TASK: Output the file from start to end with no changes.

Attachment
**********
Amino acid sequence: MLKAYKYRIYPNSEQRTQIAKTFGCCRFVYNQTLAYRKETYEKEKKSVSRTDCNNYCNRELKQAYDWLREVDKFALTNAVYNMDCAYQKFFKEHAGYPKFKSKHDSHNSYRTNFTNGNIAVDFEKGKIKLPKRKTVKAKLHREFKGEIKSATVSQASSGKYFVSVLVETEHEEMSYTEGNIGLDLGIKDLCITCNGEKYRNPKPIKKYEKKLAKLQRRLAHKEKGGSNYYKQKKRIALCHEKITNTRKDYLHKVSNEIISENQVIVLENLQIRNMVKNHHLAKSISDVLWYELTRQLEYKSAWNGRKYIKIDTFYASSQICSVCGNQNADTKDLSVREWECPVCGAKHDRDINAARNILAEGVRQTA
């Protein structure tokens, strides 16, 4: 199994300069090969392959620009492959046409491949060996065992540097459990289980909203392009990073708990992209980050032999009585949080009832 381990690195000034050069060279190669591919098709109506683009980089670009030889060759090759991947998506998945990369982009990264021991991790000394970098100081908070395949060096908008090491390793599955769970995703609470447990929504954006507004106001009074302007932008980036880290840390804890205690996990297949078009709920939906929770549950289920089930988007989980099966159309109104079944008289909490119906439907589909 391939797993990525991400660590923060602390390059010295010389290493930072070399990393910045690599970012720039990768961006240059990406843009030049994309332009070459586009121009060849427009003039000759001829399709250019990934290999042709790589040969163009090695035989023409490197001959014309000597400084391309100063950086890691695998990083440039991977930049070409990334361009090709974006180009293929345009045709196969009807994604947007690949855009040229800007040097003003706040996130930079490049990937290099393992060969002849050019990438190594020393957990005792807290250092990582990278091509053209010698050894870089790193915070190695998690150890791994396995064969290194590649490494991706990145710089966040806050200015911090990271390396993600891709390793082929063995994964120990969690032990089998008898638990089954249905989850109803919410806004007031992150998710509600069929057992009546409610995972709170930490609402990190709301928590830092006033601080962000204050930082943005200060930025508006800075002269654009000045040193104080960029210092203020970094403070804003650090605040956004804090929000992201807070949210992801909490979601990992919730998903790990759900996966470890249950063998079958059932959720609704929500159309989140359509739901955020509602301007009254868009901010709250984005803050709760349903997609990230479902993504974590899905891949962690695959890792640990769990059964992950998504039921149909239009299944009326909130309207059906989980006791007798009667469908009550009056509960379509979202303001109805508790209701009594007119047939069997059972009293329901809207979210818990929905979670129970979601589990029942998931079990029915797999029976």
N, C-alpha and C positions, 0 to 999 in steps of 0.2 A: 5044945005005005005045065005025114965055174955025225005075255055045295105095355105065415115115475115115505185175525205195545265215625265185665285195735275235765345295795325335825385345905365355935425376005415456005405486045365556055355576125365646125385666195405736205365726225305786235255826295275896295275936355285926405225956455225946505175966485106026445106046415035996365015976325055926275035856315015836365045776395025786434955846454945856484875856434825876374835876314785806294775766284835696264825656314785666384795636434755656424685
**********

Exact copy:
Amino acid sequence: MLKAYKYRIYPNSEQRTQIAKTFGCCRFVYNQTLAYRKETYEKEKKSVSRTDCNNYCNRELKQAYDWLREVDKFALTNAVYNMDCAYQKFFKEHAGYPKFKSKHDSHNSYRTNFTNGNIAVDFEKGKIKLPKRKTVKAKLHREFKGEIKSATVSQASSGKYFVSVLVETEHEEMSYTEGNIGLDLGIKDLCITCNGEKYRNPKPIKKYEKKLAKLQRRLAHKEKGGSNYYKQKKRIALCHEKITNTRKDYLHKVSNEIISENQVIVLENLQIRNMVKNHHLAKSISDVLWYELTRQLEYKSAWNGRKYIKIDTFYASSQICSVCGNQNADTKDLSVREWECPVCGAKHDRDINAARNILAEGVRQTA
């Protein structure tokens, strides 16, 4: 199994300069090969392959620009492959046409491949060996065992540097459990289980909203392009990073708990992209980050032999009585949080009832 381990690195000034050069060279190669591919098709109506683009980089670009030889060759090759991947998506998945990369982009990264021991991790000394970098100081908070395949060096908008090491390793599955769970995703609470447990929504954006507004106001009074302007932008980036880290840390804890205690996990297949078009709920939906929770549950289920089930988007989980099966159309109104079944008289909490119906439907589909 391939797993990525991400660590923060602390390059010295010389290493930072070399990393910045690599970012720039990768961006240059990406843009030049994309332009070459586009121009060849427009003039000759001829399709250019990934290999042709790589040969163009090695035989023409490197001959014309000597400084391309100063950086890691695998990083440039991977930049070409990334361009090709974006180009293929345009045709196969009807994604947007690949855009040229800007040097003003706040996130930079490049990937290099393992060969002849050019990438190594020393957990005792807290250092990582990278091509053209010698050894870089790193915070190695998690150890791994396995064969290194590649490494991706990145710089966040806050200015911090990271390396993600891709390793082929063995994964120990969690032990089998008898638990089954249905989850109803919410806004007031992150998710509600069929057992009546409610995972709170930490609402990190709301928590830092006033601080962000204050930082943005200060930025508006800075002269654009000045040193104080960029210092203020970094403070804003650090605040956004804090929000992201807070949210992801909490979601990992919730998903790990759900996966470890249950063998079958059932959720609704929500159309989140359509739901955020509602301007009254868009901010709250984005803050709760349903997609990230479902993504974590899905891949962690695959890792640990769990059964992950998504039921149909239009299944009326909130309207059906989980006791007798009667469908009550009056509960379509979202303001109805508790209701009594007119047939069997059972009293329901809207979210818990929905979670129970979601589990029942998931079990029915797999029976």
N, C-alpha and C positions, 0 to 999 in steps of 0.2 A: 5044945005005005005045065005025114965055174955025225005075255055045295105095355105065415115115475115115505185175525205195545265215625265185665285195735275235765345295795325335825385345905365355935425376005415456005405486045365556055355576125365646125385666195405736205365726225305786235255826295275896295275936355285926405225956455225946505175966485106026445106046415035996365015976325055926275035856315015836365045776395025786434955846454945856484875856434825876374835876314785806294775766284835696264825656314785666384795636434755656424685